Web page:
Renewable-fuels company KiOR Inc. raised money in March by going directly to billionaire venture capitalist Vinod Khosla, according to the Wall Street Journal.
Mr. Khosla dug deep into his own pocket to loan the firm $50 million. The Pasadena, Texas firm will use the money to build a facility that turns wood and other nonfood sources of feedstock into renewable crude oil via a proprietary technology that processes the crude into gasoline and diesel fuel.
Mr. Khosla’s venture-capital firm, Khosla Ventures loaned KiOR $25 million in early 2012.
The loans demonstrate the serious commitment Mr. Khosla and his firm have to the cleantech sector, which is now largely ignored by venture-capital world. Last year, venture investment in cleantech plunged 44% to $3.2 billion from $5.7 billion in 2011 and down from nearly $6 billion in 2008, according to VentureSource.
Since forming in 2004, Khosla Ventures has raised more than $2.5 billion—more than half of which has gone into cleantech. Mr. Khosla said cleantech startups operate in “humongous markets and there’s a lot of disruptive technologies to come [with] great economics.”
One way Mr. Khosla has been successful with many of his cleantech bets is by going big. Many investors reduce risk to the point where the returns are inconsequential, he said. “We set our goals much more ambitiously.”
Going big may also not cost Khosla Ventures as much these days since investing in cleantech is less competitive and cheaper now. Earlier this year, the firm spent $1 million to buy a 33% stake in battery startup Alveo Energy.
One of his firm’s funds raised $1 billion in 2009, and is up about 22.4% since inception, according to filings by the California Public Employees’ Retirement System, the state pension fund that invested in Khosla’s fund, according to the Wall Street Journal. Contrast that to the average return of a U.S. venture fund for the three years ended Sept. 30, 2012, at 12.2%, and Khosla’s record is impressive.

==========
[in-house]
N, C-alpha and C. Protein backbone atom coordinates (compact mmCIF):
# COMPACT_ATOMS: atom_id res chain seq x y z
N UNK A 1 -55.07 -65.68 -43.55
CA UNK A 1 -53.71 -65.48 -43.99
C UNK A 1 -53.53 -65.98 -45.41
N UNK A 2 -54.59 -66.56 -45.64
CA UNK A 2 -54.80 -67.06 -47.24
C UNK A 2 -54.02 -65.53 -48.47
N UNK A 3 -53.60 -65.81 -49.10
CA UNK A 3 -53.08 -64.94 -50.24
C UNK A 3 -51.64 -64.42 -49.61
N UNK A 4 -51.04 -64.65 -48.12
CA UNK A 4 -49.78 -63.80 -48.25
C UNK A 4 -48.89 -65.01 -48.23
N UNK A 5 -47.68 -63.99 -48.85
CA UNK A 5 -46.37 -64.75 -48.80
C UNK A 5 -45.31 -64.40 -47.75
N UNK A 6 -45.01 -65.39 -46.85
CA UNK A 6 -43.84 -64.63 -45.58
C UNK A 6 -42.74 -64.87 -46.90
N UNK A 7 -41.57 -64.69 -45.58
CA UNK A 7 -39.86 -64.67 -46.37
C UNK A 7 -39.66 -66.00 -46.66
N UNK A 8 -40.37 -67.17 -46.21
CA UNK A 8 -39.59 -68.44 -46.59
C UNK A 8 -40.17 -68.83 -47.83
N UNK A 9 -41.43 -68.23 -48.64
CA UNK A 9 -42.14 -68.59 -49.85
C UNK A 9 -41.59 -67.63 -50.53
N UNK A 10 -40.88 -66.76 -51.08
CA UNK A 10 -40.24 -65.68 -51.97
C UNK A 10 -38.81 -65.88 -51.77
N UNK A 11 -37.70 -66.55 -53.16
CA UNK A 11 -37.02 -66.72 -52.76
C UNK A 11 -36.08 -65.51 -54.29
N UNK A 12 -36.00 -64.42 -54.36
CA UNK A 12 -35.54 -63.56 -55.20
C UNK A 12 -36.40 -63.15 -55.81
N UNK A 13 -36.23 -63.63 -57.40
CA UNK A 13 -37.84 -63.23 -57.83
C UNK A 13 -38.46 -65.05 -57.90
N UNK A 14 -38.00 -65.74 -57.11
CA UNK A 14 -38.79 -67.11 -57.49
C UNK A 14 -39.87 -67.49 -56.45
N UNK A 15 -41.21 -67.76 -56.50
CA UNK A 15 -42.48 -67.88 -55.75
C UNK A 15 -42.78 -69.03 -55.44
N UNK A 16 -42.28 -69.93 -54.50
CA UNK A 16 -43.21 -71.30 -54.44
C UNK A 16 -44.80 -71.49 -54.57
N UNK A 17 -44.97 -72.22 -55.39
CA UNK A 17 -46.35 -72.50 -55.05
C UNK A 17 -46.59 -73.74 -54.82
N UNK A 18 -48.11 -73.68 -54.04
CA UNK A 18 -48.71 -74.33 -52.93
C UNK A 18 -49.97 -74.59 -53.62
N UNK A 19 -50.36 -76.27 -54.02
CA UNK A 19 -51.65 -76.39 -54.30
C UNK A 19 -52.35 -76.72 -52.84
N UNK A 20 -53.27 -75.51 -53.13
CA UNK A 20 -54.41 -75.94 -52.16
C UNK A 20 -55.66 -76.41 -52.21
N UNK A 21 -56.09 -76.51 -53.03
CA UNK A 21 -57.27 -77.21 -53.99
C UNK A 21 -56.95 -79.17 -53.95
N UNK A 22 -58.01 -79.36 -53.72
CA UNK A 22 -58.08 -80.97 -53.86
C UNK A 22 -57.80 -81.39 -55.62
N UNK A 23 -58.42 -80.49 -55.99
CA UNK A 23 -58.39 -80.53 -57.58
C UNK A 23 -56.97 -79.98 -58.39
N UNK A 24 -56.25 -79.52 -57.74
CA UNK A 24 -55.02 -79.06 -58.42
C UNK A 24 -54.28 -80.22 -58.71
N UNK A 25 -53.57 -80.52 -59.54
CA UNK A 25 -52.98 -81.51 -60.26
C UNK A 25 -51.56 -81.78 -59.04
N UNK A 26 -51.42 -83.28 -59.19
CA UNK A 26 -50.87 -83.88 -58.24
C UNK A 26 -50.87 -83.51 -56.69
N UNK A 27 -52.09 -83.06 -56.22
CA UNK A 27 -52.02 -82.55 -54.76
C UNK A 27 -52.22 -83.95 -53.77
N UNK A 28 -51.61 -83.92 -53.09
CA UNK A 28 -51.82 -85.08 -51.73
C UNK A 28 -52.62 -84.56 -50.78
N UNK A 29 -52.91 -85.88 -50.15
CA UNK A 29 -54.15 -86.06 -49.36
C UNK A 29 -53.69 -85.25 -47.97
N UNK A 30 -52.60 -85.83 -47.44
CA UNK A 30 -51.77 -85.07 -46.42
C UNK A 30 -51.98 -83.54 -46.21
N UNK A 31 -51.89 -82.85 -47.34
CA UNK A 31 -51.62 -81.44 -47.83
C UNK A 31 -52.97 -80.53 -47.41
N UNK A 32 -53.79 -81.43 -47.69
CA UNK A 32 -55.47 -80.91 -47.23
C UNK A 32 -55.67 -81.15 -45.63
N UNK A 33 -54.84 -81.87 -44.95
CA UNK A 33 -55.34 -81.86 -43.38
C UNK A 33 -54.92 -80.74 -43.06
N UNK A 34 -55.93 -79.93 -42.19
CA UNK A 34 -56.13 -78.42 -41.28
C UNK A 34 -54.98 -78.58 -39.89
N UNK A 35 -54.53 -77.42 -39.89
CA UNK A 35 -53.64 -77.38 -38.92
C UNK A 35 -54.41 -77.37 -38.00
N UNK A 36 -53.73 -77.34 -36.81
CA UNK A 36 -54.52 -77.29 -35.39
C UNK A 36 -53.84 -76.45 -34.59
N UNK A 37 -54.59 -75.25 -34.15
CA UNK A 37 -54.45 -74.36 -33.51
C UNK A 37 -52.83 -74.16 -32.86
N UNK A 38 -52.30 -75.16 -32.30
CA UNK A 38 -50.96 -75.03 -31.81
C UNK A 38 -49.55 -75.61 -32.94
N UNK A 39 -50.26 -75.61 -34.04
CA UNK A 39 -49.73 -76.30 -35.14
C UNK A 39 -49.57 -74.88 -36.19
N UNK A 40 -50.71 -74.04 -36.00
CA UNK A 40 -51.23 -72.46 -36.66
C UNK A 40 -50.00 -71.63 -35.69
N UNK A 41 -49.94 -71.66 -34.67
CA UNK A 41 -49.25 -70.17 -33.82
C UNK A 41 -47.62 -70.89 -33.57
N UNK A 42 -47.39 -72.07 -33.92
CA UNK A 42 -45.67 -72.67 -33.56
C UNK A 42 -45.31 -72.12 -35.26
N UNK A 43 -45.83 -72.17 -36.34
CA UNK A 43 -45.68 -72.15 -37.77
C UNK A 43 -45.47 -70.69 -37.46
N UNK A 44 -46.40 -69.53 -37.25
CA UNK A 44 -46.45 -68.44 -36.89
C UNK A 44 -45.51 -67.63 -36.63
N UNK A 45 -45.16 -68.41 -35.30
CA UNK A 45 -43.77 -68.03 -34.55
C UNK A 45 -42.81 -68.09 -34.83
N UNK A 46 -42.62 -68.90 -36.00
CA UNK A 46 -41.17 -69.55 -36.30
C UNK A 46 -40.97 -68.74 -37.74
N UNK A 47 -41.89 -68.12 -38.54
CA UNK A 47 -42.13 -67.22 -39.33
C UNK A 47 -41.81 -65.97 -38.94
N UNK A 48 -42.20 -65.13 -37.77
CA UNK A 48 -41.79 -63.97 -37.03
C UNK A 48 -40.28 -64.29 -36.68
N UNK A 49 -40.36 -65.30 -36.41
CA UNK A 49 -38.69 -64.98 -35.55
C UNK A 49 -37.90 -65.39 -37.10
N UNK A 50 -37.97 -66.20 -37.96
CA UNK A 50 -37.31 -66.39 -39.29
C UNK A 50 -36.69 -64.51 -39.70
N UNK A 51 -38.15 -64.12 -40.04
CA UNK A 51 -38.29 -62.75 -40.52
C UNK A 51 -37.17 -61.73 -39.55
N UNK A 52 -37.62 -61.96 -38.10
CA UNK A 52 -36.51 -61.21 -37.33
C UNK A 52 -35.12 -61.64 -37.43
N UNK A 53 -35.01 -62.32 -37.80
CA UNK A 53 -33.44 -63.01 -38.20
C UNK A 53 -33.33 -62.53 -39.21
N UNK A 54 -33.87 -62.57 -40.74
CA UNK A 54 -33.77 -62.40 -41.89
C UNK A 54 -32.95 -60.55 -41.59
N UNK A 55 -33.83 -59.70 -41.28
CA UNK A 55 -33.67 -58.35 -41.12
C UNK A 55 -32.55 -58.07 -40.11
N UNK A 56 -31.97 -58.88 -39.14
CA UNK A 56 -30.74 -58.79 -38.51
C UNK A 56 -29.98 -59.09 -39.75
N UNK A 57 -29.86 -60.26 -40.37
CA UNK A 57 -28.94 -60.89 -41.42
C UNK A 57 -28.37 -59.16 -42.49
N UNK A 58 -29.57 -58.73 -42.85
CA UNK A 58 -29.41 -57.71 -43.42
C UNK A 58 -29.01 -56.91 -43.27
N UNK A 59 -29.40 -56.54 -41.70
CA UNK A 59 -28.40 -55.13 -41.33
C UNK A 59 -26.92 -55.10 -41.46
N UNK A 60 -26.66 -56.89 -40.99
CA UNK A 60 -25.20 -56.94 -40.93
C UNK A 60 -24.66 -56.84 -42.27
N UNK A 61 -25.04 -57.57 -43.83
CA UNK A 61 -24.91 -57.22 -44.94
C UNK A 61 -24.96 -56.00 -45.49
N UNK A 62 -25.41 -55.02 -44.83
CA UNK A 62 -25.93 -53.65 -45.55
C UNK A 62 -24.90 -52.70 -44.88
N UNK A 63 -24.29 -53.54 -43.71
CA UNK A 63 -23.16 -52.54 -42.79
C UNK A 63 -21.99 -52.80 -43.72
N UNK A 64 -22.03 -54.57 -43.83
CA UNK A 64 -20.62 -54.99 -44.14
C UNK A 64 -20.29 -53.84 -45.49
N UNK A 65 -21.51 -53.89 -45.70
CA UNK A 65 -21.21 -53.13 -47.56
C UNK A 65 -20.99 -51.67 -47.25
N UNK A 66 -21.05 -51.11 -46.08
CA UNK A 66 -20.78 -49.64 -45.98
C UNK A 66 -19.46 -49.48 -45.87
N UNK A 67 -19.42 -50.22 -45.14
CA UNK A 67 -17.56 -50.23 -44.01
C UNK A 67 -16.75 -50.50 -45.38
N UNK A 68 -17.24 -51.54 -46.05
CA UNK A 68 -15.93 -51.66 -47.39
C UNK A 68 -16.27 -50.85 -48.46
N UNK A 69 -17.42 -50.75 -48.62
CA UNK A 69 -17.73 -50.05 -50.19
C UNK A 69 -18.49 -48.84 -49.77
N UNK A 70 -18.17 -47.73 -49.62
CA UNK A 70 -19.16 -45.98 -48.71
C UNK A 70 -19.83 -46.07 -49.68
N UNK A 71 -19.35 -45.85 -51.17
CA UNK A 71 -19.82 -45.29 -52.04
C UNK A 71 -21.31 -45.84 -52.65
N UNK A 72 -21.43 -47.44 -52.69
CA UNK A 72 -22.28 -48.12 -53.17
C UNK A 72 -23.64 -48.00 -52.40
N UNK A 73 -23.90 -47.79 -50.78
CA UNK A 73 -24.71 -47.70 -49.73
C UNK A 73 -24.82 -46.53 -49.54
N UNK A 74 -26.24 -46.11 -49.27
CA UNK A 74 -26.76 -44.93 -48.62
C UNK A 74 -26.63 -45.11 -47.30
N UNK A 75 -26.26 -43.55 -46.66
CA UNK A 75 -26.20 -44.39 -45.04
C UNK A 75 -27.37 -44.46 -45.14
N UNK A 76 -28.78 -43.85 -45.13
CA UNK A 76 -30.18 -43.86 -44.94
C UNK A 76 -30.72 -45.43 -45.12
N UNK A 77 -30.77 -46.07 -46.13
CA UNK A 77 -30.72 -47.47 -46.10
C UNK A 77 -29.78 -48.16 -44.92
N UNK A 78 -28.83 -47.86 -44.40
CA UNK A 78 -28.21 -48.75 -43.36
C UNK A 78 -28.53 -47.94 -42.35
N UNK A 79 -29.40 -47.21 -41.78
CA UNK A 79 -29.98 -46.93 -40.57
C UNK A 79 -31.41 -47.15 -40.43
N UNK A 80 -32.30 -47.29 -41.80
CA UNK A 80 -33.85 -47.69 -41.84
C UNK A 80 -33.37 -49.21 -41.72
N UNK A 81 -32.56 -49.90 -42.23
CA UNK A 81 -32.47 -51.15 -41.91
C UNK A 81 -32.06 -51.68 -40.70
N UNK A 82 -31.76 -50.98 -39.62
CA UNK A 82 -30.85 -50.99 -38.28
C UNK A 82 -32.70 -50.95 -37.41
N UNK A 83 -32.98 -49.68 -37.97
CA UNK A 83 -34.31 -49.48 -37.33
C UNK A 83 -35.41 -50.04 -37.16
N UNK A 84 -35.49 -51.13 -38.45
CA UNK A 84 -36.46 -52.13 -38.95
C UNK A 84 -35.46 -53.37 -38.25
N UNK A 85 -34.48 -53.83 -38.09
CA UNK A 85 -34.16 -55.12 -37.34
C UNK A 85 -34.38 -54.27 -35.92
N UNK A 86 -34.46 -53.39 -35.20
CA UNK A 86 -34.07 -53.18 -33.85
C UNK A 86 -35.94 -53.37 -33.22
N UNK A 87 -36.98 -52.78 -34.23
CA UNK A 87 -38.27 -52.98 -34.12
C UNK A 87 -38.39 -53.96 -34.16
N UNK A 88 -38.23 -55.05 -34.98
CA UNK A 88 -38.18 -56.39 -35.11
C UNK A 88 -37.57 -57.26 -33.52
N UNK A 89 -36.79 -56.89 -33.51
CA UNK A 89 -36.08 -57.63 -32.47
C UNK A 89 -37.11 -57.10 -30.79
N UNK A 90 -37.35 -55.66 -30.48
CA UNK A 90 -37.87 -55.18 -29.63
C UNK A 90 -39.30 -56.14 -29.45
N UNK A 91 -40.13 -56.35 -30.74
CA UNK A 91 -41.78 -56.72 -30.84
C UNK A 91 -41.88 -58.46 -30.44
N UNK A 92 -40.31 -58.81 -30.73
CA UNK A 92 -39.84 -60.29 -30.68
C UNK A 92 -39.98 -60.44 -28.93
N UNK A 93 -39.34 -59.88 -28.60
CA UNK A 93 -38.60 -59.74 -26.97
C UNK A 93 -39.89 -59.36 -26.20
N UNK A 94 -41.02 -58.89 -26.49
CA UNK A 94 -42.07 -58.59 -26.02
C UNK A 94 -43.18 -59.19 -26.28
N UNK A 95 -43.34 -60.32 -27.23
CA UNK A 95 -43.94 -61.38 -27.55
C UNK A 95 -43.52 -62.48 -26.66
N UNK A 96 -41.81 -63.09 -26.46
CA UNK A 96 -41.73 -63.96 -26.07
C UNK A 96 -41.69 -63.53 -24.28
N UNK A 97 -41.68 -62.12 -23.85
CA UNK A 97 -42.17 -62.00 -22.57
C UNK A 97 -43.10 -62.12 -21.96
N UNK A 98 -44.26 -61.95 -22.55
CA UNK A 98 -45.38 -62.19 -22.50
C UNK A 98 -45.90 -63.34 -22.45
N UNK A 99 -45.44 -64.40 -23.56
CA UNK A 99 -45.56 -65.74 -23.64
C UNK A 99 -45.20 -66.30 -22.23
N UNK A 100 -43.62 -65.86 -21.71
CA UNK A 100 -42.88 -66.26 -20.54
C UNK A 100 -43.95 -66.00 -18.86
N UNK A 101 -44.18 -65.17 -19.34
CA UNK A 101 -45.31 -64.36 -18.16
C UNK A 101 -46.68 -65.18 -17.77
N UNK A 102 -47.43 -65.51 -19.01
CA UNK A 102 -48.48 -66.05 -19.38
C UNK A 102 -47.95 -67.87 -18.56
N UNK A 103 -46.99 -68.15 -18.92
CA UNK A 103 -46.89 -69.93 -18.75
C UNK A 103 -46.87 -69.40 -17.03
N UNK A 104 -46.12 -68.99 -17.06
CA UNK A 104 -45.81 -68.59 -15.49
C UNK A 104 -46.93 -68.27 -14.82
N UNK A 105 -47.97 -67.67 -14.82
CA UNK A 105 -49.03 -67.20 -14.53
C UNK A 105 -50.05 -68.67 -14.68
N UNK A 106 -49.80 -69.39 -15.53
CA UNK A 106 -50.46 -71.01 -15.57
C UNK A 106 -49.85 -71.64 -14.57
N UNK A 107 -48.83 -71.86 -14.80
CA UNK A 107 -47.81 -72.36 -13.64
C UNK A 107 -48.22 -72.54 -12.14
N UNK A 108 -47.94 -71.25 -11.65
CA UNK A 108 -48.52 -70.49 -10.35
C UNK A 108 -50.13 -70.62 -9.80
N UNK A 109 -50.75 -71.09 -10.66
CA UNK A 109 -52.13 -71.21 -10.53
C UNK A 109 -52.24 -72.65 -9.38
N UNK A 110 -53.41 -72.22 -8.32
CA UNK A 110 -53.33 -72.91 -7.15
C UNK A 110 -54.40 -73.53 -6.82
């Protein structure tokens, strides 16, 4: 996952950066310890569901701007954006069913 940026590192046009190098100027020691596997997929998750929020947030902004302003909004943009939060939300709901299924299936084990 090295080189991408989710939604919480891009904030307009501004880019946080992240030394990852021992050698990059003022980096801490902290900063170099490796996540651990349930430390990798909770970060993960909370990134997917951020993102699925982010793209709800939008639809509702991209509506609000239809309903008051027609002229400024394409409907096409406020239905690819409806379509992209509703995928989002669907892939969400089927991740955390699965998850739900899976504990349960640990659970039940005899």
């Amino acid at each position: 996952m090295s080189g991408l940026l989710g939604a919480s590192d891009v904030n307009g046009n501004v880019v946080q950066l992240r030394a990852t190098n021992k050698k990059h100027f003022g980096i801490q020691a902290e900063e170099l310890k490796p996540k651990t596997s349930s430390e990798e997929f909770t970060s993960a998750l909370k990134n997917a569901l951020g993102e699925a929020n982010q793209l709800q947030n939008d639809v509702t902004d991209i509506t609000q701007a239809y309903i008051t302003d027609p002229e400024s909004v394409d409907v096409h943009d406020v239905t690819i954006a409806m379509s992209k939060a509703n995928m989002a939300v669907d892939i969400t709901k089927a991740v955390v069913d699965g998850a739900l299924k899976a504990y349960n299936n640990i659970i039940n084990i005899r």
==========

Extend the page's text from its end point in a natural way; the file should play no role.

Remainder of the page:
The key to the positive positioning of Mr. Khosla’s remaining cleantech companies, he says, is due to the fact that they don’t rely on government subsidies.
It hasn’t all been wins for Mr. Khosla. Ethanol company Range Fuels declared bankruptcy in late 2011 after raising more than $165 million in venture capital, which Khosla Ventures was a part of. And Mascoma, another of Khosla’s biofuel investments, shelved its planned $100 million IPO in March due to market conditions.
That other investors are dropping out of clean tech presents problems for Mr. Khosla. In late 2011, Khosla Ventures was the only investor left backing energy-production startup AltaRock Energy Inc. after co-investor Kleiner Perkins withdrew from a $10 million funding round. AltaRock had been counting on the money to help commercialize its geothermal technology. Mr. Khosla personally wrote checks to AltaRock to tide it over.
Khosla Ventures is increasingly looking overseas and to other billionaires to finance new deals. One co-investor is Microsoft Corp. co-founder Bill Gates.
The firm has also started to invest in more “food tech” startups, including Nu-Tek Salt, Unreal Candy, Hampton Creek Foods and Sand Hill Foods, which are making food more sustainable and cheaper.
Nancy Pfund’s Bullish Huffington Post Blog
DBL Investor’s Nancy Pfund, another well-known cleantech bull, recently blogged in the Huffington Post about how the recent strong outperformance of the NADSAQ clean energy stock market index reflects American’s propensity for clean energy. She points out that, for the first time in U.S. history, three of the 10 top-performing stocks of the current calendar year are cleantech stocks.
Pfund argues that as more cleantech companies go public, the cost of capital will decline, allowing companies to reinvest in innovation, infrastructure, technology and so on. This will continue to drive down costs, improve functionality to customers and deliver social and environmental returns.
And more public cleantech stocks will also allow investors to replace their carbon-loaded holdings, like oil, gas, coal and automobiles, with carbon-free or carbon-lite equivalents, she says.
To read the Wall Street Journal article cited in this story, click here
To read the Huffington Post blog cited in this story, click here